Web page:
Metra, Amtrak spar over rent at Chicago Union Station

Written by David Lester, Managing Editor
Regional Transportation Authority
File photo courtesy of Metra

In business, one often needs a scorecard to keep up with who pays who for what.  In the case of Metra’s use of Chicago Union Station, Amtrak owns the station and Metra must pay rent.  The current lease for Metra’s use of the station was prepared and signed in 1984 and expires Monday, July 29.  And, Amtrak and Metra cannot agree on terms for a new one.

According to the Chicago Sun-Times, Amtrak has asked the Surface Transportation Board (STB) to intervene and set the rate for the new lease agreement.  Chicago commuters can take comfort, though, that service will continue as usual during the negotiation.  According to Amtrak’s Marc Magliari, “There will be no interruption of Metra’s usage within the station.  Customers will see absolutely no differences.”

One of the tasks of the STB is to settle differences between railroads, so it must determine Metra’s annual payment for use of the station, which is now $9.66 million.  Magliari said that since 1984, Metra’s use of the station has increased 40 percent.  According to the Sun-Times, the disagreement centers around how the usage fee should change, along with how capital improvement costs should be divided between the two agencies.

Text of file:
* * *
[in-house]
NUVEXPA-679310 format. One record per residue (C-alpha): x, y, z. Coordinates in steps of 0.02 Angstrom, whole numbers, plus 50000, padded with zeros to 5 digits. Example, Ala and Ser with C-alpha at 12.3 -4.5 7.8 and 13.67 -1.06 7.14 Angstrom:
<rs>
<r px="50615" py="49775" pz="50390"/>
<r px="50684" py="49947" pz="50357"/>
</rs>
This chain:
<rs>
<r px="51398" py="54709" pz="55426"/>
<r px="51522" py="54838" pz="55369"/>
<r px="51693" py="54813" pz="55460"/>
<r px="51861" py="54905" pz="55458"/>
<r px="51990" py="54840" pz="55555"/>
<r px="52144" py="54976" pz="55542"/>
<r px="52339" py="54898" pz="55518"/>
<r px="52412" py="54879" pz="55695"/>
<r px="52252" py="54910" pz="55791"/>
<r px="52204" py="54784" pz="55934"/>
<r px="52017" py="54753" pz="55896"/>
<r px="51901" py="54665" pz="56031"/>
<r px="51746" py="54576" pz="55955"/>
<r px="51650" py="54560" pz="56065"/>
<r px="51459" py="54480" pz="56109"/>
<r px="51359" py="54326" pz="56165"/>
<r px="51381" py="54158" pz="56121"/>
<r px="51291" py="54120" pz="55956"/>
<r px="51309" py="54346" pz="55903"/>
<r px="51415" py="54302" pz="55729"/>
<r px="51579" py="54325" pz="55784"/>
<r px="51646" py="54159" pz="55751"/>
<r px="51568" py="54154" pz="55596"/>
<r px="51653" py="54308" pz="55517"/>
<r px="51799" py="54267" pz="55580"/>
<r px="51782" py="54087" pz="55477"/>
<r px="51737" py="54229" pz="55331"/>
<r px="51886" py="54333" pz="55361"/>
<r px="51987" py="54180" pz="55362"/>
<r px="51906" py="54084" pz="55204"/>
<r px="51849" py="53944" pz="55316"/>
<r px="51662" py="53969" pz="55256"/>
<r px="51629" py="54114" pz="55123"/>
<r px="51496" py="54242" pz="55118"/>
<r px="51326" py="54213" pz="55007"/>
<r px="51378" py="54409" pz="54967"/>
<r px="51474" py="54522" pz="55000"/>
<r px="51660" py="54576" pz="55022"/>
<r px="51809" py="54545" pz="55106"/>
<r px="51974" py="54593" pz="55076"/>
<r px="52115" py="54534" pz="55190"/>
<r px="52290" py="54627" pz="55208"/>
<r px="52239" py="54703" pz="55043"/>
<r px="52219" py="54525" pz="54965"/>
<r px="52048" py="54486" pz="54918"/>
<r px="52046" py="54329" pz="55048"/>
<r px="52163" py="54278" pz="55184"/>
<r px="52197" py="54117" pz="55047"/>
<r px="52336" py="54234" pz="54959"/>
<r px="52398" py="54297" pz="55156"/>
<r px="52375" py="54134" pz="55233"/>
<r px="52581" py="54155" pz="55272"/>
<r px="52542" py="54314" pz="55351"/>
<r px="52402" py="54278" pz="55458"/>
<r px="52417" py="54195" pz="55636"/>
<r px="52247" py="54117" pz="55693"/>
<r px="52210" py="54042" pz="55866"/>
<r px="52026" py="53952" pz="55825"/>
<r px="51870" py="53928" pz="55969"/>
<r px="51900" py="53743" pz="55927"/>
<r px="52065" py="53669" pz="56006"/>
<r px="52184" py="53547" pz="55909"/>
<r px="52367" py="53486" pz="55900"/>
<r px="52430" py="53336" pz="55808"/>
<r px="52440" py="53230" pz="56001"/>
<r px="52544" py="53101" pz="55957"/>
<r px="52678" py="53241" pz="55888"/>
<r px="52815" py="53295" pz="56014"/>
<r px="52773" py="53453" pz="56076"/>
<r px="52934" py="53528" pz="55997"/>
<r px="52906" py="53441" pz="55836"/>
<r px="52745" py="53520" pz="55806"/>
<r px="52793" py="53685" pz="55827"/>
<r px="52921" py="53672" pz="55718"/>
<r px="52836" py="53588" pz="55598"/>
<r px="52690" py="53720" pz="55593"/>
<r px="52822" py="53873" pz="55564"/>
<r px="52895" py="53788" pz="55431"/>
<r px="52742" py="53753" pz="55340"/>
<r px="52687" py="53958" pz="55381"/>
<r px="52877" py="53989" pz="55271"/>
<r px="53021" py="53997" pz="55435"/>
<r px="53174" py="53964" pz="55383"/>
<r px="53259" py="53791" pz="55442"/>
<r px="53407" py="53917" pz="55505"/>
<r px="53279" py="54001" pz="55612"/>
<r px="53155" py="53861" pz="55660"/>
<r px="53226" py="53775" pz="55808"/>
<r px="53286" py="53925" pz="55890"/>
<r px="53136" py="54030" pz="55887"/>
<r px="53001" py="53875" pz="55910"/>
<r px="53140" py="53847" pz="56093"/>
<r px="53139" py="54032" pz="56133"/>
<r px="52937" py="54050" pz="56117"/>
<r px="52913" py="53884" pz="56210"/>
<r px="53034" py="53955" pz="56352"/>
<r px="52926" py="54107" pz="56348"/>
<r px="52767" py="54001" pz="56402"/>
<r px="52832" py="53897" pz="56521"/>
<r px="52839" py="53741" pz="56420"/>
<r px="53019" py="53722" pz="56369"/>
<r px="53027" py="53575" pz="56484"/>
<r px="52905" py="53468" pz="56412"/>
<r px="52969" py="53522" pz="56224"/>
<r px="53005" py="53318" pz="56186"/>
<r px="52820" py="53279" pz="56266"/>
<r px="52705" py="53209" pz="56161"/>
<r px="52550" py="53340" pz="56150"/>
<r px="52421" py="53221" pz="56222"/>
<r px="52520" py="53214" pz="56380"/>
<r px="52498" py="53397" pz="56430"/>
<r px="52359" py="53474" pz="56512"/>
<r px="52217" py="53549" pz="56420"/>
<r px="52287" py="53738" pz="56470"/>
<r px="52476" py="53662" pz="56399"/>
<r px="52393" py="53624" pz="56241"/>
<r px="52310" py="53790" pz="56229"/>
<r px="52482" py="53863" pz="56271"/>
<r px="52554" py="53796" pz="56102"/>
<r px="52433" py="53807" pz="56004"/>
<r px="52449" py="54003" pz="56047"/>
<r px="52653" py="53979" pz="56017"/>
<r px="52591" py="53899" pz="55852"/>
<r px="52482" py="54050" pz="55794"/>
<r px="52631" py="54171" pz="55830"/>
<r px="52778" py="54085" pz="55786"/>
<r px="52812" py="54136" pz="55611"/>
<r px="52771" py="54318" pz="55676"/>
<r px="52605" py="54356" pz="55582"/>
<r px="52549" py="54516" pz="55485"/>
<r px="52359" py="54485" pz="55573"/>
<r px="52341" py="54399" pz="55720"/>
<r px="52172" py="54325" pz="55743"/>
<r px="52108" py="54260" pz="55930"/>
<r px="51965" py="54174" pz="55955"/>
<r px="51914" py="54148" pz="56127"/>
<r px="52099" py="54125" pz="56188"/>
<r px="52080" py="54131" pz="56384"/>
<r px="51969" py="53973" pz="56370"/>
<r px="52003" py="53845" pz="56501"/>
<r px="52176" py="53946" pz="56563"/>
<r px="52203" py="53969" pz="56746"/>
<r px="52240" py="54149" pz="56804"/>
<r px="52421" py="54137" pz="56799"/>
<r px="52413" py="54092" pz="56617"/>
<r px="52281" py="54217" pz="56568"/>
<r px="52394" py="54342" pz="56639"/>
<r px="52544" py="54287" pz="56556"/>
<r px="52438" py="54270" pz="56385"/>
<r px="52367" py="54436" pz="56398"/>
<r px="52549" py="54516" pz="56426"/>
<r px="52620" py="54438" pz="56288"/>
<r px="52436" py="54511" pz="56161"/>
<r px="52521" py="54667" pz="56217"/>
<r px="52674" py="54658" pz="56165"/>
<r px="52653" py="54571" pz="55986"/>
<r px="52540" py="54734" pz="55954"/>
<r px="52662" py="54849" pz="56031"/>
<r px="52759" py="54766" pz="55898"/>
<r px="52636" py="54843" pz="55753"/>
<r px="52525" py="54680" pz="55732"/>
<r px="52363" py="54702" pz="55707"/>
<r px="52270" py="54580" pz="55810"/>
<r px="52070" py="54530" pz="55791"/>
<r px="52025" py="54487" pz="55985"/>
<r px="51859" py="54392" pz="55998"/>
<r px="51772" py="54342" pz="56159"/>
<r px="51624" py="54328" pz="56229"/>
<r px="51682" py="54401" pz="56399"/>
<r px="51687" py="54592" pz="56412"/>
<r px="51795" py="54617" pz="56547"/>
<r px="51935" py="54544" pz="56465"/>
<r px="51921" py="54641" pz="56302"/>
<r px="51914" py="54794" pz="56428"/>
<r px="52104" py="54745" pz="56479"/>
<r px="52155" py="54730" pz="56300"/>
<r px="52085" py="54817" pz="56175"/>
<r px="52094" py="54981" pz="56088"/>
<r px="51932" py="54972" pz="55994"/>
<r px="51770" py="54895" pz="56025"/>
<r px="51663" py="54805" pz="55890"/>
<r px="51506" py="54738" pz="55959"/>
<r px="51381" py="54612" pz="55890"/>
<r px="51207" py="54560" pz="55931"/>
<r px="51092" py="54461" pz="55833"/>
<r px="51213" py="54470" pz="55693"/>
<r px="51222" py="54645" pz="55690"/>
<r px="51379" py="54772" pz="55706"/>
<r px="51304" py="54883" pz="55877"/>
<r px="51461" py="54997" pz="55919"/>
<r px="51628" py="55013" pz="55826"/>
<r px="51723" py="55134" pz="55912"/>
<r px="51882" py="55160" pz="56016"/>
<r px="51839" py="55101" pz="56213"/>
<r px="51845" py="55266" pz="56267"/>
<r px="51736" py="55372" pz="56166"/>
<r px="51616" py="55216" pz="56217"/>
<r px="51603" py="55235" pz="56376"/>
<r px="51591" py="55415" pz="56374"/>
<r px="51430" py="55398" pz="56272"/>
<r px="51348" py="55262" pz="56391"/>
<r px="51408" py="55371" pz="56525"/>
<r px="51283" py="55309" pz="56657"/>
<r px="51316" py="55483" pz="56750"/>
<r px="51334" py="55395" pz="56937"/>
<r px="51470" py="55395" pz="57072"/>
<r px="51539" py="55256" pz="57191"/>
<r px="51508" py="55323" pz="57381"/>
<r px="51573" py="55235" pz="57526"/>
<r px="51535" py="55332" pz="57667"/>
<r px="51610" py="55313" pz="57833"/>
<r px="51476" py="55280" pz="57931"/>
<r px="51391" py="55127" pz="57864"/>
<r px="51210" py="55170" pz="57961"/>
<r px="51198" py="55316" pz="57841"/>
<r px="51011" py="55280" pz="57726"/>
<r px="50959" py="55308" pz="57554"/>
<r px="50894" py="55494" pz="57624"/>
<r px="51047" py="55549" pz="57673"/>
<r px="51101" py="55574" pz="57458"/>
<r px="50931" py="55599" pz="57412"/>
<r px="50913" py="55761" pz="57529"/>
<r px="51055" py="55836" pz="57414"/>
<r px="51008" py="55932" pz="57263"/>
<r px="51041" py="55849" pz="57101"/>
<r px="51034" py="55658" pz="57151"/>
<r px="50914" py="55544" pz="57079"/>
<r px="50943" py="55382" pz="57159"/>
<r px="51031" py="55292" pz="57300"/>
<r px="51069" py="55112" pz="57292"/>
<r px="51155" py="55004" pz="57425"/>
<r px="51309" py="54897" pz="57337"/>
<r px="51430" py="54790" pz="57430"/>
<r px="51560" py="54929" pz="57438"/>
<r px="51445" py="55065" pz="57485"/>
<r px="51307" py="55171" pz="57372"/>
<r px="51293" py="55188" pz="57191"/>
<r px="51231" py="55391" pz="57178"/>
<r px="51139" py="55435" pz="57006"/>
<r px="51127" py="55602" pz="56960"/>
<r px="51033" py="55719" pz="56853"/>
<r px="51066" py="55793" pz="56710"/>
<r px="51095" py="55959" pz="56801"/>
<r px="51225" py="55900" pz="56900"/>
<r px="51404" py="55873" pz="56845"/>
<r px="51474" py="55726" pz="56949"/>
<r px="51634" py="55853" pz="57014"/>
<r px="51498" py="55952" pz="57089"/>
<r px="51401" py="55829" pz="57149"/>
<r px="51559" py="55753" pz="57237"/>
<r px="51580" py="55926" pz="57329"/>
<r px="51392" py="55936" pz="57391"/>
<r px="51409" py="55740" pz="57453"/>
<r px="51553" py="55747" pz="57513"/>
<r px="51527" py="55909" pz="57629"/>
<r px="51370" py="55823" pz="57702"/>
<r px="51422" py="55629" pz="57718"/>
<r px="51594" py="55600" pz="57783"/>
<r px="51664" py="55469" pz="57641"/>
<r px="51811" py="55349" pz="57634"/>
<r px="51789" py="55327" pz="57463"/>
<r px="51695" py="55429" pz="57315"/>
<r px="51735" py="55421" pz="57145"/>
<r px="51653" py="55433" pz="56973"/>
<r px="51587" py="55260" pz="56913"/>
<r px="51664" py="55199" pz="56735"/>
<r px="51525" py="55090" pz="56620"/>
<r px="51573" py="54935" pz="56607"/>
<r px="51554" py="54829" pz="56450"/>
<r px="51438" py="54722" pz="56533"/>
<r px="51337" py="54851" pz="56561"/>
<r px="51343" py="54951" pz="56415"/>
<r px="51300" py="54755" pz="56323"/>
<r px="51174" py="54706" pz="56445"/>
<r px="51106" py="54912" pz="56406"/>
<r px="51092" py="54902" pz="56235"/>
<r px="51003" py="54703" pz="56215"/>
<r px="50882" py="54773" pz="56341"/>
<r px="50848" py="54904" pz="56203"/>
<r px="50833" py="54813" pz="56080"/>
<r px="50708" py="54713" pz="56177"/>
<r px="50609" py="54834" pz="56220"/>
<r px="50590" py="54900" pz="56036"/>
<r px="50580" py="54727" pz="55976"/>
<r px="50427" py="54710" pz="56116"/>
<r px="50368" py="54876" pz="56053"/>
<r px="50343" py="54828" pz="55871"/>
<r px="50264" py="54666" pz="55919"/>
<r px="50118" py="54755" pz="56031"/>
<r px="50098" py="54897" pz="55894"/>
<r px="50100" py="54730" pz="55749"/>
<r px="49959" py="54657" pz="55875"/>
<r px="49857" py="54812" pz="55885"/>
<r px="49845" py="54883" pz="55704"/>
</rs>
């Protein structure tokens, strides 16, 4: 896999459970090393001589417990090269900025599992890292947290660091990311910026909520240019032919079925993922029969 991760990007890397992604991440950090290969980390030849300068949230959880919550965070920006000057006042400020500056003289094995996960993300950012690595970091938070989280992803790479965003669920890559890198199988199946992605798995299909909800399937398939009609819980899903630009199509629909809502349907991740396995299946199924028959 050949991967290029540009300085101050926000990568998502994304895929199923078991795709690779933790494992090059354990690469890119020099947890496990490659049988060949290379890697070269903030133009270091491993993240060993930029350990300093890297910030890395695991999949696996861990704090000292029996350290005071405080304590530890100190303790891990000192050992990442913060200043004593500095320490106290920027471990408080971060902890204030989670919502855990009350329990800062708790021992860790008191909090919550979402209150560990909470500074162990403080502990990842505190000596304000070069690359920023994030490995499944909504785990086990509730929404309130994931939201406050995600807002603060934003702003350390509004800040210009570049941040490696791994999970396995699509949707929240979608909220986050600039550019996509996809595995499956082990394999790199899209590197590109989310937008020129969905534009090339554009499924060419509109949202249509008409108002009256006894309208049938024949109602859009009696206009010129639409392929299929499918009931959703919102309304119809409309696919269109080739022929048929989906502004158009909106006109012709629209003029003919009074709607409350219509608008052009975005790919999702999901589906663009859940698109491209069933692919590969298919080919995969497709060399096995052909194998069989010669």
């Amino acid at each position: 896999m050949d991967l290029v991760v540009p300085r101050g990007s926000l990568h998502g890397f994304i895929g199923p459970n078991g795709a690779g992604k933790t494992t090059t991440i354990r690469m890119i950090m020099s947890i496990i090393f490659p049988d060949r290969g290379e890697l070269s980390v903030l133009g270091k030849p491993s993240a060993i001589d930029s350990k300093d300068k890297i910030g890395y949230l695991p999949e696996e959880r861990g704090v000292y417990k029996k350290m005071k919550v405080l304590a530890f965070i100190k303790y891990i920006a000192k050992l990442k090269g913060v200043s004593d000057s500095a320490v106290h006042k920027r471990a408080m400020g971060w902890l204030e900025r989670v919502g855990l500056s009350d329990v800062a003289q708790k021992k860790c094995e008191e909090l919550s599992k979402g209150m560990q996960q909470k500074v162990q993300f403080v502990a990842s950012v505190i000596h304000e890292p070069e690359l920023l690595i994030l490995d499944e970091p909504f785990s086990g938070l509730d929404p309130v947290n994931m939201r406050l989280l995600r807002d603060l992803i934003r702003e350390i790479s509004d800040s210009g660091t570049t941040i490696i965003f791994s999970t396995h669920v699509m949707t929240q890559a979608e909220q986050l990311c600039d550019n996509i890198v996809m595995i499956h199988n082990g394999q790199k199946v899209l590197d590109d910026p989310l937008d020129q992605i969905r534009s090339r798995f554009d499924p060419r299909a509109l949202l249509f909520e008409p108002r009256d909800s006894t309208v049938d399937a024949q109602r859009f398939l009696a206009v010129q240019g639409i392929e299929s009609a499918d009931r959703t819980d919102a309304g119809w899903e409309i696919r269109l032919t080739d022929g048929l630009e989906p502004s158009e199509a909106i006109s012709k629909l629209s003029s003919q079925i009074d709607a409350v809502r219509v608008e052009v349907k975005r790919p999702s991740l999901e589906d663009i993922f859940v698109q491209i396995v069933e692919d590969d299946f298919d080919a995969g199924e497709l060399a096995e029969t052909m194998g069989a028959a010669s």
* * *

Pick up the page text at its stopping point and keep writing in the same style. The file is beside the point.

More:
Amtrak petitioned the STB on July 22, saying that “Despite protracted negotiations ongoing for more than a year, the parties cannot come to an agreement regarding operating and maintenance cost-sharing, an infrastructure recapitalization arrangement, or the terms of the contract.”  The petition also pointed out that it prevents any federally prohibited cross-subsidies of commuter rail and inter-city passenger rail.  Further, Amtrak would like for Metra to pay a portion of the capital improvement costs that benefit both agencies, while Metra should pay 100 percent of costs that benefit only Metra.

Amtrak argues that the proposal “includes fair, adequate, and reasonable terms that allow Metra to continue to access and use Chicago Union Station in a manner that is equitable to both Metra and Amtrak.”

Mike Gillis, a spokesperson for Metra, told the Sun-Times in an email: “Metra is seeking the best deal for its customers and for the taxpayers of northeastern Illinois. We agree that requesting the involvement of the Surface Transportation Board at this juncture is appropriate and we look forward to making our case there.”

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